Fuel Filter Heater. Fuel is critically important to any engine, especially true for diesels. Having clean, warm fuel is important as diesel fuel flows much better when warm, and can get thick (and even gel up and not flow at all) if very cold outside. To that end, the factory utilized a simple fuel heater element. On the early 12 Valve engines, the factory fuel heater looks a lot like a hockey puck with two little wires sticking out of it. It is attached to the bottom side of the cylinder head via a dual-thread fitting, and the fuel filter attaches to the heater, at the bottom of which is the Water-In-Fuel (WIF) switch/drain assembly. However…as is the case with the factory PCM, the fuel heater element and WIF sensor are also becoming extinct, and there are no new versions being reproduced. We have taken a good hard look at the actual 'requirement' for the factory fuel heater and WIF sensor, and have determined that fortunately...neither of them are necessary.

When very cold diesel fuel can 'gel up' and can actually prevent fuel from flowing. This happens because wax crystals inherent within diesel fuel has solidified and clogged a port. Heating the fuel helps eliminate fuel gelling. But, the wax collects at the bottom of things, not the top, so having the fuel filter heater at the top of the filter actually provides very little real benefit. If the heater was at the bottom of the filter, it might help some, but that's not where the fuel is drawn from - it is drawn from the top where the fuel circulates through the cylinder head just after coming through the mechanical the lift pump. In practicality, the cylinder head does a much better job of heating the fuel than the factory fuel heater ever could.

There is a very simple conversion that makes everything simpler, and is all on the shelves at local parts stores. First, detach everything associated with the fuel filter/heater/WIF sensor assemblies and discard. Next, installed into the cylinder head is a dual-thread nipple - this is what retains the original fuel heater unit to the cylinder head and also which the fuel filter screws onto. Remove it, and replace it with another similar, shorter nipple, Cummins nipple #3925954. Next, thread on a WIX #33472 or NAPA #3472 fuel filter (or your preferred equivalent). These newer filters have a built-in water trap, and by simply performing normal water draining procedures at every oil change (open the drain and let a couple seconds-worth of fuel...and any water trapped at the bottom...bleed out) you'll never have a need for the factory WIF sensor or dash light. When complete, the fuel filter will now be directly attached to the cylinder head, thus eliminating the fuel heater and WIF sensor all together.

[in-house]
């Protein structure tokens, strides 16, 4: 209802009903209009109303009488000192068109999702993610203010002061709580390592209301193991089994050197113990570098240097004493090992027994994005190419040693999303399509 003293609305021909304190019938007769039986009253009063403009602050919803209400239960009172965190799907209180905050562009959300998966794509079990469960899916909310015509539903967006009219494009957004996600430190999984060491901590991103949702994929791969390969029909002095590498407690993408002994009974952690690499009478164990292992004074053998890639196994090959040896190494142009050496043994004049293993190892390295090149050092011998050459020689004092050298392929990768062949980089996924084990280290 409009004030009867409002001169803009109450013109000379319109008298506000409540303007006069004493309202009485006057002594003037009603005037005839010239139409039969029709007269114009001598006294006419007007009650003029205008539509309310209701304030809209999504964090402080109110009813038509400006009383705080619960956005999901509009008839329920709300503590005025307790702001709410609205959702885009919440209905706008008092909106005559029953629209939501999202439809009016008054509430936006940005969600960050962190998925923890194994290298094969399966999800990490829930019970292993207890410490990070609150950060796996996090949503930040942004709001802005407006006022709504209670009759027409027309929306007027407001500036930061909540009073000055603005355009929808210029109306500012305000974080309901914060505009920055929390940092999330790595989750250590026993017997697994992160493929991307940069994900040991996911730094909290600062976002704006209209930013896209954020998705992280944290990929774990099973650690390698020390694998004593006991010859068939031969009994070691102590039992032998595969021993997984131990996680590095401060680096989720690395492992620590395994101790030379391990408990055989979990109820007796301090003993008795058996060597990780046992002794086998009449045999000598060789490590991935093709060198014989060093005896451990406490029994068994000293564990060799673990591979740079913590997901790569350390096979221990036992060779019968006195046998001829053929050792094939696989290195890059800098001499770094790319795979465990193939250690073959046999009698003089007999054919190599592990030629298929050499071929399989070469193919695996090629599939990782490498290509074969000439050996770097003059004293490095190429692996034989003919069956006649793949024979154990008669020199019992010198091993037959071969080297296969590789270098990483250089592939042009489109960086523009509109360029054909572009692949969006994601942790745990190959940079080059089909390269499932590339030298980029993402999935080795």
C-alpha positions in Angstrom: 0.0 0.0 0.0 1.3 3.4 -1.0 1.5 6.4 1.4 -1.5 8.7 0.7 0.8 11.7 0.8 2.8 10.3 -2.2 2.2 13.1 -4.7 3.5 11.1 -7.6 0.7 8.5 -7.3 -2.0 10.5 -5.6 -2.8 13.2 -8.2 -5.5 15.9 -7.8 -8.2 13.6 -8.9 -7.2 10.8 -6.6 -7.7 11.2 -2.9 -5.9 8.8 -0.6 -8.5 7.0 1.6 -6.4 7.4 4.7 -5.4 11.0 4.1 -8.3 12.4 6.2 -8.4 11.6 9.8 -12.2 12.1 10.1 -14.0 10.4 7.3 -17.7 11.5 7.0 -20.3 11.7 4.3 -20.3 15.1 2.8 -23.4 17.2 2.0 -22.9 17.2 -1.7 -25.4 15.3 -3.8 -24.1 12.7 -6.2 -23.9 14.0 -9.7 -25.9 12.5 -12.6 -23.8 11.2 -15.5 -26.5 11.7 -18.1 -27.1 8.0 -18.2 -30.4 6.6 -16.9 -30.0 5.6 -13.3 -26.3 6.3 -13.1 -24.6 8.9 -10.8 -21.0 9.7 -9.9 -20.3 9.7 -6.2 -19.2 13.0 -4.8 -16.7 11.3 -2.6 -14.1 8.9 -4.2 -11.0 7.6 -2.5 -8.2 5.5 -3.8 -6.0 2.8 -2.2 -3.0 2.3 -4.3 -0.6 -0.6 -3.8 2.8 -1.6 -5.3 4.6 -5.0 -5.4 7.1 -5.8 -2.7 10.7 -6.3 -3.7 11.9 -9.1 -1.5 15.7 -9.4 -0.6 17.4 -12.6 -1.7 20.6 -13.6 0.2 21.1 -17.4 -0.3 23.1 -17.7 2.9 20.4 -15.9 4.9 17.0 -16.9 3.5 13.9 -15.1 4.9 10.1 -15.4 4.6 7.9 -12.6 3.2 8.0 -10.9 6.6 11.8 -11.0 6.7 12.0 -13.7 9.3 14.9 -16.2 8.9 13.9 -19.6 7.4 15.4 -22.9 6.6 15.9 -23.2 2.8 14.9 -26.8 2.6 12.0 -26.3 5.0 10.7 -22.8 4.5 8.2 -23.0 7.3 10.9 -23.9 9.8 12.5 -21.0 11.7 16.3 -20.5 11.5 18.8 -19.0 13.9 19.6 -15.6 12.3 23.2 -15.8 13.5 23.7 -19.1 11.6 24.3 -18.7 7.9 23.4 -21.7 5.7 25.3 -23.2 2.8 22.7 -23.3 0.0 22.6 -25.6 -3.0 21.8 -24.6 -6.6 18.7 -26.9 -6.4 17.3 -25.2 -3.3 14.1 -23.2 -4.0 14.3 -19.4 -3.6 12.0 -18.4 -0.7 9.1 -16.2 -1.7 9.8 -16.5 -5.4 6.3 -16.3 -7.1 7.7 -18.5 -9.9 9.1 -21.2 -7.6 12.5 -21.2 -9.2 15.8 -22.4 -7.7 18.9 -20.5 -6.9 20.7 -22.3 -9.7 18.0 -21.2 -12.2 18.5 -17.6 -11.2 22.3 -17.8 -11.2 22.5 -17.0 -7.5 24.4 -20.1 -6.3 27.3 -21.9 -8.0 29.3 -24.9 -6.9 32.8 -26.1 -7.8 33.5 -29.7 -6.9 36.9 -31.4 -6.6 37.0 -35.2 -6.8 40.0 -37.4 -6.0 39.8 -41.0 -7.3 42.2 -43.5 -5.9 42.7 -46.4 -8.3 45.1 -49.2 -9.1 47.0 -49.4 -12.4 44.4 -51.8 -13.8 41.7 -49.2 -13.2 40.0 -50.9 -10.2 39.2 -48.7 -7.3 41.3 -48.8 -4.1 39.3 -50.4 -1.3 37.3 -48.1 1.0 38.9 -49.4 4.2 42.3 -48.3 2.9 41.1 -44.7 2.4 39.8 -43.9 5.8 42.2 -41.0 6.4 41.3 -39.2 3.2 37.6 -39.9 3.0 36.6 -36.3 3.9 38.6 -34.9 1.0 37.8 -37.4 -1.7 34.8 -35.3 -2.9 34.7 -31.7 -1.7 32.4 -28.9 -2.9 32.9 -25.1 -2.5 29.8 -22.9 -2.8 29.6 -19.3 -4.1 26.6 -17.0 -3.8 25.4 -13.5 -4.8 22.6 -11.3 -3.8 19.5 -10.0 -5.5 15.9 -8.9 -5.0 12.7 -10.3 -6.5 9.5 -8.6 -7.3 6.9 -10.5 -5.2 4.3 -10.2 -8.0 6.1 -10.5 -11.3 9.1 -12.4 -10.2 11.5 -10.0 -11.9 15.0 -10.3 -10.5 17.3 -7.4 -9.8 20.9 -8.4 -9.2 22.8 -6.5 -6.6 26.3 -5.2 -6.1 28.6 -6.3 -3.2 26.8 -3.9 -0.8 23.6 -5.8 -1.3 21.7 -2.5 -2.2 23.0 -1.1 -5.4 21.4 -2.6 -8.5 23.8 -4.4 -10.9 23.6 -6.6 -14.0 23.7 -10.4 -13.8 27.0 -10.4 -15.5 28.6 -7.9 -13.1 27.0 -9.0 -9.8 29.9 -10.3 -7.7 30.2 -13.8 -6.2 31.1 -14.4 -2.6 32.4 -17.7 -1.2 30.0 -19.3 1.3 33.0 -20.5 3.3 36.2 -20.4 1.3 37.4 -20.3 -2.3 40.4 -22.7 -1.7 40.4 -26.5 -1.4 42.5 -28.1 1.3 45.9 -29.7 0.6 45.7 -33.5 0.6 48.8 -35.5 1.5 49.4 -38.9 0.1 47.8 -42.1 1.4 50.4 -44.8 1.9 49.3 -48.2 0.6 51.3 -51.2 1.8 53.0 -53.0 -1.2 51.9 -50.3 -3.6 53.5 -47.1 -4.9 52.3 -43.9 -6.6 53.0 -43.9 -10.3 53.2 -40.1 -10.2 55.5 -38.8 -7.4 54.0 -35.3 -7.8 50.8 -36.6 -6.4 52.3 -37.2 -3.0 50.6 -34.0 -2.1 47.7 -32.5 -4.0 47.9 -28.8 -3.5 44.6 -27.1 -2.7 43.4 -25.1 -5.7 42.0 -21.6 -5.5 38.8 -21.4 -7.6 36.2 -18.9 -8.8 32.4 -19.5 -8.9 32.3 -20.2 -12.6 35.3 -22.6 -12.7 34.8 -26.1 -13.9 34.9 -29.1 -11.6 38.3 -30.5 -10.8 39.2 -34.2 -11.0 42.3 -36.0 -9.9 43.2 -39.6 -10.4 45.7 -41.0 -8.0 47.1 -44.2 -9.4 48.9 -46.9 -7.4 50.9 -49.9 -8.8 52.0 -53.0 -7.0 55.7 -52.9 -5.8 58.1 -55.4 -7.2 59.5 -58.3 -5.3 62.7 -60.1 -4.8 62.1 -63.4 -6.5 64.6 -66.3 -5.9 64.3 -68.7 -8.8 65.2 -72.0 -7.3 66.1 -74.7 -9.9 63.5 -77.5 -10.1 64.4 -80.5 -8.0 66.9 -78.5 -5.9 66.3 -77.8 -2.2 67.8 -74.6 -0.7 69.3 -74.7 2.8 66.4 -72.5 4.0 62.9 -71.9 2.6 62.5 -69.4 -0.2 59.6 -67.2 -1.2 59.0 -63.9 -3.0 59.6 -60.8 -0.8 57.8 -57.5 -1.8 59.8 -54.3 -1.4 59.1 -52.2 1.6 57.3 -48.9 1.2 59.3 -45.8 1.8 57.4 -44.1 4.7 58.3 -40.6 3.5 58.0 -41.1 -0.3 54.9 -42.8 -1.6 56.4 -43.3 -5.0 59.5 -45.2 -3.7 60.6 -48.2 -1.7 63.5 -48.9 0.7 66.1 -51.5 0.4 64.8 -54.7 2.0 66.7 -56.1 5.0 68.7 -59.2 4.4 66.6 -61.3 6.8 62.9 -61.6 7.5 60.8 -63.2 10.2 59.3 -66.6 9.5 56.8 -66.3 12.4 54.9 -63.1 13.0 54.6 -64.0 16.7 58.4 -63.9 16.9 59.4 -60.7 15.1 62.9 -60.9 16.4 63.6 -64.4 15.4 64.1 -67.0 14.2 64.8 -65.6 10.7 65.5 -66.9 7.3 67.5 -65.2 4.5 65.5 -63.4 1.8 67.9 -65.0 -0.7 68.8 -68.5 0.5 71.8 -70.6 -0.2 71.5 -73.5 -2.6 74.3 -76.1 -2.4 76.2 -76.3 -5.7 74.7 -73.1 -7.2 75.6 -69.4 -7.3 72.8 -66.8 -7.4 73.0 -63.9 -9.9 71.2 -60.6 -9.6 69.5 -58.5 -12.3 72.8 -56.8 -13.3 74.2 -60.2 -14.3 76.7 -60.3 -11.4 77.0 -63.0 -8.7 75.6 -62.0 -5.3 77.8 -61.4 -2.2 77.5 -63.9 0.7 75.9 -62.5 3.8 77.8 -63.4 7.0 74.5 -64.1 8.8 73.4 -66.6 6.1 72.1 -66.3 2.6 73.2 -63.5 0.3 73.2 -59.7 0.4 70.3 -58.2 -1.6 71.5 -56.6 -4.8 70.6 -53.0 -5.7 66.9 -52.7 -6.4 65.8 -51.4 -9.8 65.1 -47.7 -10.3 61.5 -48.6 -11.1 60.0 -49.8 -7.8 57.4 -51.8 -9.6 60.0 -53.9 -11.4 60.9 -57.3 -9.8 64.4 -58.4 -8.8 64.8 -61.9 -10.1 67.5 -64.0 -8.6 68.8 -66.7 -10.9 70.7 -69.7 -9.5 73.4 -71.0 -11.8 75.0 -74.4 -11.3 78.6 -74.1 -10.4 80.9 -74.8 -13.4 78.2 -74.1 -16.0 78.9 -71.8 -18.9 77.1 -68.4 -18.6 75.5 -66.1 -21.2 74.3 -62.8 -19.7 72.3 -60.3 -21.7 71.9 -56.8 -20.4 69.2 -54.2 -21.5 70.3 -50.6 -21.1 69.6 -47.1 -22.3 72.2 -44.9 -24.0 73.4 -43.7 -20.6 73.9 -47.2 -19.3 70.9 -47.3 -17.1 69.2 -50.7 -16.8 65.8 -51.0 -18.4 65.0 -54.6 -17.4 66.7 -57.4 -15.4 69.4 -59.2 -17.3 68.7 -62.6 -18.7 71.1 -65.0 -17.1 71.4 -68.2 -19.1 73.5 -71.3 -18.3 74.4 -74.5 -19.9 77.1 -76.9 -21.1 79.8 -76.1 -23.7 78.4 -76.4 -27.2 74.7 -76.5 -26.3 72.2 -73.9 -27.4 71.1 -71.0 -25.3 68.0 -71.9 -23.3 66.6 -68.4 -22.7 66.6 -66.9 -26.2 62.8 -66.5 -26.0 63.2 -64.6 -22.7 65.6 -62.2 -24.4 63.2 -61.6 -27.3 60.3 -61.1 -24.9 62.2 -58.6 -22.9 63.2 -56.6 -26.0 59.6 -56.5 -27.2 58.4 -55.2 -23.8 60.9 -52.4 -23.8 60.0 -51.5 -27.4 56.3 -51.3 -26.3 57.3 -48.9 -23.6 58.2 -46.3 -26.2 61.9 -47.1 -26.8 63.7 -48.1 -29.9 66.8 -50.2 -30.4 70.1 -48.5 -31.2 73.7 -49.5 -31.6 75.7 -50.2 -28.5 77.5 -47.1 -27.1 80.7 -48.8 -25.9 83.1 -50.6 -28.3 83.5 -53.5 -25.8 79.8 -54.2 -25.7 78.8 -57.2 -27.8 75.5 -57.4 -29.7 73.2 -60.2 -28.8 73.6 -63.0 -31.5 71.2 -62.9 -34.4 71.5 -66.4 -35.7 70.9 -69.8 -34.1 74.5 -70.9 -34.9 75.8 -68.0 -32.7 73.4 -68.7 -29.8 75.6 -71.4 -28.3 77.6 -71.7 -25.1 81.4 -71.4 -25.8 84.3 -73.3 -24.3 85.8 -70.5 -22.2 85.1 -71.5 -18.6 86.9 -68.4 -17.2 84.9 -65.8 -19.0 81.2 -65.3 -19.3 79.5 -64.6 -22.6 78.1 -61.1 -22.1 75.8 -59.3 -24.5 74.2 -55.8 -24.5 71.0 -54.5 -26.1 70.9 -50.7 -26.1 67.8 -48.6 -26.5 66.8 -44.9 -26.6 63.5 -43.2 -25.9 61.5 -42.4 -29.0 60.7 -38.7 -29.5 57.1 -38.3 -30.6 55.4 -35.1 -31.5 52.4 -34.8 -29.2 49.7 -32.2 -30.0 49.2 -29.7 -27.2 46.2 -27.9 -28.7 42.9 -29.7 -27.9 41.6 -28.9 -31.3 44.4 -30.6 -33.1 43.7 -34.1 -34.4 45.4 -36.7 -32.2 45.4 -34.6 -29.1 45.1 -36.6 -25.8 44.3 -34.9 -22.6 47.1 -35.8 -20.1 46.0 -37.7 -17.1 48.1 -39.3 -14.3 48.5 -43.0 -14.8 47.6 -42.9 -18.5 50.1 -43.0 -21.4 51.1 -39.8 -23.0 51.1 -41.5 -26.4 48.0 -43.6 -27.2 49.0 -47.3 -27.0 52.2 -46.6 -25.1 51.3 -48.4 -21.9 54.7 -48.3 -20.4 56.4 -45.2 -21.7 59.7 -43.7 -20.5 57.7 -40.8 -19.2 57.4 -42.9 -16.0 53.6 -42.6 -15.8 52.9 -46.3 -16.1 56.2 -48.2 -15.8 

If you are a new diesel owner, you may not know of the need to replace the fuel filter at every other oil change. As well, draining the fuel filter a couple times a year can help eliminate collecting water in the bottom of the filter (which is where water collects when sitting for a long period of time). Ironically, the cylinder head warms up faster than the fuel heater, and stays at a nice stable temp all the time - perfect for circulating clean fresh fuel to the injection pump.

So, to recap, remove the factory fuel filter heater/filter/WIF sensor assembly. Remove factory fuel filter nipple and replace with Cummins nipple #3925954. Then install a WIX #33472 or NAPA #3472 (or your preferred equivalent). These conversion filters are functionally the same as the original, only the water drain is incorporated directly into the bottom of the filter itself and not a separate attachment. Yes, you will lose the 'Water-In-Fuel' sensor ability, but if you drain your fuel filter for a few seconds twice a year you'll never need it. So by doing this conversion you can eliminate the requirement (and wiring) for two items that cannot be sourced anyway, and have simplified the overall operating nature of your Cummins.
 

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Discussion Starter · #17 ·
Since i have a new original style filter on hand, makes no sense to ship it back, but I will ponder that for next time.  Thanks.